Australia’s first all-electric vehicle, the Mitsubishi i-MiEV, is on track to go on sale to the public in the third quarter of this year.
So far the i-MiEV (which stands for ‘Mitsubishi innovative Electric Vehicle’) has only been available to lease in Australia, but the second half of this year will bring private buyers the opportunity to purchase the compact EV outright.
The first shipment of i-MiEV models arrived in Australia in August last year, with 110 vehicles leased to government and corporate fleets.
Mitsubishi Motors Australia Ltd (MMAL) currently leases the i-MiEV for $1740 per month on a three-year term, which equates to $20,880 per year and a total price of $62,640. The vehicles will be returned to MMAL at the end of the contract.
MMAL customer and brand management vice president, Paul Unerkov, said Australia would not take delivery of any more i-MiEV models until the arrival of the for-sale vehicles in the second half of the year.
Mr Unerkov said MMAL would continue to lease the vehicles as well as sell them outright.
Mitsubishi Australia is still tight-lipped over the pricing of the i-MiEV, but prepare to be disappointed if you expect to get change from $40,000 for the compact four-seat, five-door hatch. Some have suggested the outright price could blow out beyond $50,000, although specific numbers are nothing more than speculation at this stage.
The Mitsubishi i-MiEV is currently on sale in about 20 different countries around the world. In the UK, pricing starts at £28,990 ($47,180), although with the £5000 ($8140) government plug-in grant the price drops to £23,990 ($39,050). Currently, there are no government incentive or rebate schemes for purchasing fuel-efficient vehicles in Australia.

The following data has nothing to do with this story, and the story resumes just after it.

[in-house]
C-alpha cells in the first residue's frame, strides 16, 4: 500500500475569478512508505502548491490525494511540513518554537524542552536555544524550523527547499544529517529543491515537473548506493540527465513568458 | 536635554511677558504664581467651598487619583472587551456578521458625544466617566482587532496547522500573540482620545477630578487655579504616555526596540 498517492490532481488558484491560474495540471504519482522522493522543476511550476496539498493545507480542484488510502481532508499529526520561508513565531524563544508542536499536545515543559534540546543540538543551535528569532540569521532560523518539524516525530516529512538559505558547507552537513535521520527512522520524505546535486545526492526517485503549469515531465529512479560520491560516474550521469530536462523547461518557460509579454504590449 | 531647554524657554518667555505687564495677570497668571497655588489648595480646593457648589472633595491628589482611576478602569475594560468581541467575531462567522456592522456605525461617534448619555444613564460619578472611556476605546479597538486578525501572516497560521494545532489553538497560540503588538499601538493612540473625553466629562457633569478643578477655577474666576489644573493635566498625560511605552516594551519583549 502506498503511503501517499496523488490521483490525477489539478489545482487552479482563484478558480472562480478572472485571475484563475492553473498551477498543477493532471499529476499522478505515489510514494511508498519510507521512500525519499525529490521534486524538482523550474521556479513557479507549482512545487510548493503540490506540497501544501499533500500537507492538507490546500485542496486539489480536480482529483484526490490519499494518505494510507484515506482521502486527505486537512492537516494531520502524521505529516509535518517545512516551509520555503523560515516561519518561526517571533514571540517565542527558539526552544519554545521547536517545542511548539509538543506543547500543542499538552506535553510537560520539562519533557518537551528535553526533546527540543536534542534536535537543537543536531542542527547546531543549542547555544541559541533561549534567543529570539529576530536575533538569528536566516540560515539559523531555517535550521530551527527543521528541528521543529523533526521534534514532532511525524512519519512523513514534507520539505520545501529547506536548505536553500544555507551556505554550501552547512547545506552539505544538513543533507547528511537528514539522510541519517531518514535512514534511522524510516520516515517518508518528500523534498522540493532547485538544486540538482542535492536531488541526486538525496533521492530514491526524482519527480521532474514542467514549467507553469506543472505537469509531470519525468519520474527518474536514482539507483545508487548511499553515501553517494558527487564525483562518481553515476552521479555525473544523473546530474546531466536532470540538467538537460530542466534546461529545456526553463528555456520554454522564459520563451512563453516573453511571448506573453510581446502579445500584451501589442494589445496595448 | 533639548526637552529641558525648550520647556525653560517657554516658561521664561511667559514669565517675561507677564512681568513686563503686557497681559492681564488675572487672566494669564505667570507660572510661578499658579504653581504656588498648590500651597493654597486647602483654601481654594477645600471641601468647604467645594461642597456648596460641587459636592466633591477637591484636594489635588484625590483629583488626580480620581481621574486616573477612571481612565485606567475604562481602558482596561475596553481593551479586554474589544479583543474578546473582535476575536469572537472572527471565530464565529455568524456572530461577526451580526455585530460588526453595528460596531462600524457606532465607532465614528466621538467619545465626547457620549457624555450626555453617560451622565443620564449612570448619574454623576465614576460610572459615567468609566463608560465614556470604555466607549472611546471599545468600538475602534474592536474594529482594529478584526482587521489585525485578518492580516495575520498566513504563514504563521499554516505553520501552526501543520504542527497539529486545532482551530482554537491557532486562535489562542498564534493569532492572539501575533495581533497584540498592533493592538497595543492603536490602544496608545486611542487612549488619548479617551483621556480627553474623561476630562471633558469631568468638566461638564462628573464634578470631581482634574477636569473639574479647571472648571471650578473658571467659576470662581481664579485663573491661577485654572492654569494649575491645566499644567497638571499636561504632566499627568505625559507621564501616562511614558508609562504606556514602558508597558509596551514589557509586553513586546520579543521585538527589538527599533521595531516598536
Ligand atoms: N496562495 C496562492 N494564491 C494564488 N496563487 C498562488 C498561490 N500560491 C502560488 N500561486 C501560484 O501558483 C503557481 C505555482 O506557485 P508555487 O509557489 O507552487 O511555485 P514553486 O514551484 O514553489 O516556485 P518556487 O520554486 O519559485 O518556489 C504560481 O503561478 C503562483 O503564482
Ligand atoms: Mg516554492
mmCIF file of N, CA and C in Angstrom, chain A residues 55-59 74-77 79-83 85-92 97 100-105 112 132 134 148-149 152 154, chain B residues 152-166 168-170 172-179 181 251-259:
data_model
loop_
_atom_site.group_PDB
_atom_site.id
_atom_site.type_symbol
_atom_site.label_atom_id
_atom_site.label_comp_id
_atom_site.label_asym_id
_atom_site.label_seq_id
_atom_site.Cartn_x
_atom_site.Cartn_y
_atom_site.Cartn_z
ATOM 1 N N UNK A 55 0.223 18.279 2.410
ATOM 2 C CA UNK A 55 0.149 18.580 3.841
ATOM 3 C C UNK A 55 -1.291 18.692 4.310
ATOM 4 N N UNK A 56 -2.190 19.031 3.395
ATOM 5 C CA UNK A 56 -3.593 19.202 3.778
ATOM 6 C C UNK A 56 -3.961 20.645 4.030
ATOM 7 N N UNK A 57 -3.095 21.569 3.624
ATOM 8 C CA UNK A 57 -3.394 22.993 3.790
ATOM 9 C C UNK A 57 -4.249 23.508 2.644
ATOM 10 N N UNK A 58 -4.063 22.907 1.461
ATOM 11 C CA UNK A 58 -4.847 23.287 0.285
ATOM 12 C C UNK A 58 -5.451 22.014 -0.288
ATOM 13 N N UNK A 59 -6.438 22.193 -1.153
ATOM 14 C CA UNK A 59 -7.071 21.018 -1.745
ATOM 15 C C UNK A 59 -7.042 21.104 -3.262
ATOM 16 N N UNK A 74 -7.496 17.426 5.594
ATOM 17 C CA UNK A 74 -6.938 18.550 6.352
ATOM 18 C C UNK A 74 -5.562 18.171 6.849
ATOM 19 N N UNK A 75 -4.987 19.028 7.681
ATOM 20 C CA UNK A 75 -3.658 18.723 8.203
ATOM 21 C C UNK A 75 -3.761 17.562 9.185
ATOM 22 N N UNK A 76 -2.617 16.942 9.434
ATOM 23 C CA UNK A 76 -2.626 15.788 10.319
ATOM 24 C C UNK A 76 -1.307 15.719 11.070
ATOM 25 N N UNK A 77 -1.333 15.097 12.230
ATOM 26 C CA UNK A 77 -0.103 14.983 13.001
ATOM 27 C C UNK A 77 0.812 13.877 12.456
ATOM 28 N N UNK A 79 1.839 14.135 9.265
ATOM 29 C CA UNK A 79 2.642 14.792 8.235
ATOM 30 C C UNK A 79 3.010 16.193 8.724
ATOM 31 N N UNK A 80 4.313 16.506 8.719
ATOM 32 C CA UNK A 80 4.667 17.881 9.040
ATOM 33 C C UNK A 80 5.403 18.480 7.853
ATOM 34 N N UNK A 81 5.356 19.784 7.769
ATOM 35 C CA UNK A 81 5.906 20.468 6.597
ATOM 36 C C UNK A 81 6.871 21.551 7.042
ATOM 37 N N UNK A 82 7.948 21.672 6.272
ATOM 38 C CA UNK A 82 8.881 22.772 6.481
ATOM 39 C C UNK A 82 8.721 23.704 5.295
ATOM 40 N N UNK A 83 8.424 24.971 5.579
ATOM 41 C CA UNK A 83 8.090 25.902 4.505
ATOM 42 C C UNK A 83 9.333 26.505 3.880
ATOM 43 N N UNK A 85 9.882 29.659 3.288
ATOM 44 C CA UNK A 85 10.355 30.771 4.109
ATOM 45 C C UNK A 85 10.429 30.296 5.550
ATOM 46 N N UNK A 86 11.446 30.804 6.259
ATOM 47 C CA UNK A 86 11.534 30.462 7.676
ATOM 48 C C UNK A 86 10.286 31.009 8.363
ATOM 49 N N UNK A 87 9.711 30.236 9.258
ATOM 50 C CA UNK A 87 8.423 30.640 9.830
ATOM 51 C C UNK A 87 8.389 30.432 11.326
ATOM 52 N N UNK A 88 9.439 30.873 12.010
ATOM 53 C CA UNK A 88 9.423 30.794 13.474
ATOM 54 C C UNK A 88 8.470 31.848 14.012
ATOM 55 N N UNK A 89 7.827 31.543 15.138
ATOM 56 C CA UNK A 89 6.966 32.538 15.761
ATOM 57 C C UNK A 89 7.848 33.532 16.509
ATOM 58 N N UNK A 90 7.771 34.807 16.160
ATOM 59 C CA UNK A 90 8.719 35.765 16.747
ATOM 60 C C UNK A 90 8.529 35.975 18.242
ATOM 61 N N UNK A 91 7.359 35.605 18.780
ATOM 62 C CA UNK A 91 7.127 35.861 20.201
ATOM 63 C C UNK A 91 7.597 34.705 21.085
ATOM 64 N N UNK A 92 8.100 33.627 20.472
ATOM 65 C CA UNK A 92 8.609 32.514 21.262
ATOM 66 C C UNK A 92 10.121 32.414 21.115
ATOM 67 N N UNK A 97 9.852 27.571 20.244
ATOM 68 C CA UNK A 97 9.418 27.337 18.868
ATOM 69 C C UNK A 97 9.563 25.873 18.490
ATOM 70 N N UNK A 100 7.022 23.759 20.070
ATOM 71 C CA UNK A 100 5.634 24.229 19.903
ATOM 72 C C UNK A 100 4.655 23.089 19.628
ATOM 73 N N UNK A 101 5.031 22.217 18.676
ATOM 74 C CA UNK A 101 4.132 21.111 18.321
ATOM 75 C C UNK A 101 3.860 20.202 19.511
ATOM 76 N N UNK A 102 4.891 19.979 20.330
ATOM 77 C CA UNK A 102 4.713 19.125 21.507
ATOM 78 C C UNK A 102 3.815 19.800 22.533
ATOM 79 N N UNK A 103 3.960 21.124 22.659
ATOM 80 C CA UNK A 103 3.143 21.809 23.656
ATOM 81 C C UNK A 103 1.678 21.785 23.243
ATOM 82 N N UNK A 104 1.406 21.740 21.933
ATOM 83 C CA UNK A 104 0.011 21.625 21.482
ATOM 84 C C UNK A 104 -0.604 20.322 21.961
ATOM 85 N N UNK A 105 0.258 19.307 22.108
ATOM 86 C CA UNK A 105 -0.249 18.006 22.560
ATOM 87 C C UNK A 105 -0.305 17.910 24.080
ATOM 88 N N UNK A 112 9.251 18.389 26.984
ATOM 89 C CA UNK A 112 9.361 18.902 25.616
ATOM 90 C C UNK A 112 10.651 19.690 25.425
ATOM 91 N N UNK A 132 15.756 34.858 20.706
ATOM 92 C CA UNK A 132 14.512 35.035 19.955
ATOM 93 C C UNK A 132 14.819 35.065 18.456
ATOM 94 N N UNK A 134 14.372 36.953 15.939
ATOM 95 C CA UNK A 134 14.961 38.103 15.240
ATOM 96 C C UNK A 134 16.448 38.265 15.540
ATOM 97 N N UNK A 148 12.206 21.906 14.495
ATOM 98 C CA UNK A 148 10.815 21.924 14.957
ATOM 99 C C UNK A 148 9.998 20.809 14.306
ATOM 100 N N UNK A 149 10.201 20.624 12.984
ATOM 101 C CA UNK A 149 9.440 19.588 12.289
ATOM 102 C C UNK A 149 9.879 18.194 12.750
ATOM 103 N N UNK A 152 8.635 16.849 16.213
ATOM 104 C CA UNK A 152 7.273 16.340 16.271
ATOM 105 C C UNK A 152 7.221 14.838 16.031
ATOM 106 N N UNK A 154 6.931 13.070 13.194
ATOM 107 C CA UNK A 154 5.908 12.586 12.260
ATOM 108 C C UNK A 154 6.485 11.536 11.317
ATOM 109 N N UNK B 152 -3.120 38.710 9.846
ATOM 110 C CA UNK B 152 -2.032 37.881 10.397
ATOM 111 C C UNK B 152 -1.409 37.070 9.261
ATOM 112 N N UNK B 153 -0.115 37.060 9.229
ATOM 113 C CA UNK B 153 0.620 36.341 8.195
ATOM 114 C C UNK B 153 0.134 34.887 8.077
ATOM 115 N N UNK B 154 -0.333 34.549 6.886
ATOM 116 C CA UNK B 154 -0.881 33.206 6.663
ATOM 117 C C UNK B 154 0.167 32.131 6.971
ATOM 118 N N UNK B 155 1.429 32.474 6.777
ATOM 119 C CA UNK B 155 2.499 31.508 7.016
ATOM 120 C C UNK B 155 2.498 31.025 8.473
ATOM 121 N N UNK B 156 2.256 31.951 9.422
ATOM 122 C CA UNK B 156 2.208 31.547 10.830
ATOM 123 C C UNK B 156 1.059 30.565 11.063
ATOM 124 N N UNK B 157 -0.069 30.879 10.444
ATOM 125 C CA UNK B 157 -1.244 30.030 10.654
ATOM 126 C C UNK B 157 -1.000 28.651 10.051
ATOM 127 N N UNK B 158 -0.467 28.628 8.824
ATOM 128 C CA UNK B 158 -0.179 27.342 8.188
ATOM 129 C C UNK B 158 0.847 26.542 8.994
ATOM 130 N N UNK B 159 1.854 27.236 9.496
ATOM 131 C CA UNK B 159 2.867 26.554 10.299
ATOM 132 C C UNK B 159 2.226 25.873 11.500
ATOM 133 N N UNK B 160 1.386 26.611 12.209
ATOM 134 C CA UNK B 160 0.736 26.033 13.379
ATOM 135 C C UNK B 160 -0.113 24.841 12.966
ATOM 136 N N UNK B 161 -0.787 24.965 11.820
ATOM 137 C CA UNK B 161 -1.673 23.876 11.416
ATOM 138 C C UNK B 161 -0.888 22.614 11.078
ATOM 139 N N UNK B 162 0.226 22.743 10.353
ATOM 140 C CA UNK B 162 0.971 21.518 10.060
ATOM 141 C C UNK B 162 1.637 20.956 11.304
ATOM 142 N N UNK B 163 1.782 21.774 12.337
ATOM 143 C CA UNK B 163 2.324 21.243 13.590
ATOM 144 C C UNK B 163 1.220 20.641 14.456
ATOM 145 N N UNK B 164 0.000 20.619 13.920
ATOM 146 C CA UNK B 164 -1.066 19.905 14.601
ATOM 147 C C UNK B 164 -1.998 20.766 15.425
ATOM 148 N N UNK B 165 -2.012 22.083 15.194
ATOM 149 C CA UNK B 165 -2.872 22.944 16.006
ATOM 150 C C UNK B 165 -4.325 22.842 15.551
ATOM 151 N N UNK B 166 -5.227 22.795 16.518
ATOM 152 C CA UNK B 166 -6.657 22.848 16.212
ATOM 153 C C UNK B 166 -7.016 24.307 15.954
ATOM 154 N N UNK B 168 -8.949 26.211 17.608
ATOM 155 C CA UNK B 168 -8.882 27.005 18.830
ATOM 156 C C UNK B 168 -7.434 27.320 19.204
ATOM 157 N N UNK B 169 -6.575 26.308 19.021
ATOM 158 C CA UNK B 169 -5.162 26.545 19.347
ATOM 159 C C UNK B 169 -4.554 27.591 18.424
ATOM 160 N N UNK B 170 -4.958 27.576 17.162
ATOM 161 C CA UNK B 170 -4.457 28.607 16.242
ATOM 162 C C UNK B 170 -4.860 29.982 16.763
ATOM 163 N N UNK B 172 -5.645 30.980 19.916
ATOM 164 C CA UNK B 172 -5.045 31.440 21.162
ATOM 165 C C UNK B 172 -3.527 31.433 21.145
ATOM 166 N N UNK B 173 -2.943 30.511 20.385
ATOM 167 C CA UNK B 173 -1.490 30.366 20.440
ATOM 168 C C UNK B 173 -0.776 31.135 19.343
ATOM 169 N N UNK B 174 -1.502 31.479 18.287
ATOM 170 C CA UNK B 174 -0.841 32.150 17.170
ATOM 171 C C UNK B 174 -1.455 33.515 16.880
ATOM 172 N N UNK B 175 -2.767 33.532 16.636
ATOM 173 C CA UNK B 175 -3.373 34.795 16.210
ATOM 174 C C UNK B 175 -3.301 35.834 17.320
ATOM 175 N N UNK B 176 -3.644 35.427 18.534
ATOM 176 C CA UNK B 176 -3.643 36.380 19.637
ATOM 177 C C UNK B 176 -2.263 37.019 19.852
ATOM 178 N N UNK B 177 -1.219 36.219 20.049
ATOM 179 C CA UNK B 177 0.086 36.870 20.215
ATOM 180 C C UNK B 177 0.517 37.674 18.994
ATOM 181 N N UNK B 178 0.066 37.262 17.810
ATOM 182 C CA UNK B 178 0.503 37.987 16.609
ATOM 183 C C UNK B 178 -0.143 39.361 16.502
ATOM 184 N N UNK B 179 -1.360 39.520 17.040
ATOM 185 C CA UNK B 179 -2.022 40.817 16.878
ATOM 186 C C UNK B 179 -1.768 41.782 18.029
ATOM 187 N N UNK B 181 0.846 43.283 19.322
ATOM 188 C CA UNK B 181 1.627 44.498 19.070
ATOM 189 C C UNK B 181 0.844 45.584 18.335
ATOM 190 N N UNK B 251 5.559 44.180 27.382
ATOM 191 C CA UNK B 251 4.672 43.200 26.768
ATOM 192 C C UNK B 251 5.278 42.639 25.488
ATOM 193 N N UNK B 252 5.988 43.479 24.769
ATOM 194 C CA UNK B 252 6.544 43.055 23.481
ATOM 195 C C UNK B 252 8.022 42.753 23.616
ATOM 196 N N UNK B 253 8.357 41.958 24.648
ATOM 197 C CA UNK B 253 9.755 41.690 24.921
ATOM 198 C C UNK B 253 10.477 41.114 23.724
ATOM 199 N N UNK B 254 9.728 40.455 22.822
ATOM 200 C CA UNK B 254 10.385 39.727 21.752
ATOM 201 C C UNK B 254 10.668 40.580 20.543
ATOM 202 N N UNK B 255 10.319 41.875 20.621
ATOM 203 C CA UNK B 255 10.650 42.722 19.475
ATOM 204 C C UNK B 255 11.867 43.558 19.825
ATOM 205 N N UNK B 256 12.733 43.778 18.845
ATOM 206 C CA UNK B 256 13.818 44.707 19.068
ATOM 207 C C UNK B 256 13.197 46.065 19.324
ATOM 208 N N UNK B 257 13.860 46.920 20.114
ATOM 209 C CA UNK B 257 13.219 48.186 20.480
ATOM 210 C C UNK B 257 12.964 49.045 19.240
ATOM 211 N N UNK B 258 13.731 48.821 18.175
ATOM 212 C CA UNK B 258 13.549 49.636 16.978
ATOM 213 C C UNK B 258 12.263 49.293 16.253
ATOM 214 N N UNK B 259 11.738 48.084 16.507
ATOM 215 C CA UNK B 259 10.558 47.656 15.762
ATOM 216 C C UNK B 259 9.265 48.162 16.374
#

The new cars coming to Australia will be similar to the European-spec 2011 model year i-MiEVs, which have a few minor exterior tweaks including a revised front bumper with fog lights, dark tinted headlights and new three-spoke alloy wheels.
The Mitsubishi i-MiEV is powered by a 47kW/180Nm electric motor and a lithium-ion battery pack that is capable of travelling 160km. A full charge from a standard power source takes seven hours, and the i-MiEV can also be recharged to 80 percent capacity within 30 minutes when connected to a 200V fast-charge outlet.
The upgraded model was tested by Euro NCAP last month and achieved a four-star safety rating thanks to its standard fitment of front, side and curtain airbags and electronic stability control. ANCAP (Australasian New Car Assessment Program) has likewise awarded all i-MiEVs built in 2011 and destined for Australia four stars.
Mr Unerkov said the number of i-MiEVs delivered in Australia this year would be determined by demand rather than supply, confirming that everyone who wanted one would be able to get one.
He admitted Mitsubishi Australia did not expect to sell “thousands” of i-MiEVs, but hoped for steady sales of what will be the only semi-affordable EV available in the country in 2011 (not counting the $206,188 Tesla Roadster).
Mr Unerkov said Mitsubishi Australia planned to apply its Diamond Advantage warranty scheme (10-year/160,000km powertrain, five-year/130,000km vehicle) to the i-MiEV and future plug-in hybrid and electric vehicles to deliver a consistent service across its new vehicle range.
The warranty is expected to better the Nissan LEAF and the Holden Volt when they arrive in 2012, with both vehicles currently sold overseas with an eight-year/160,000km battery warranty.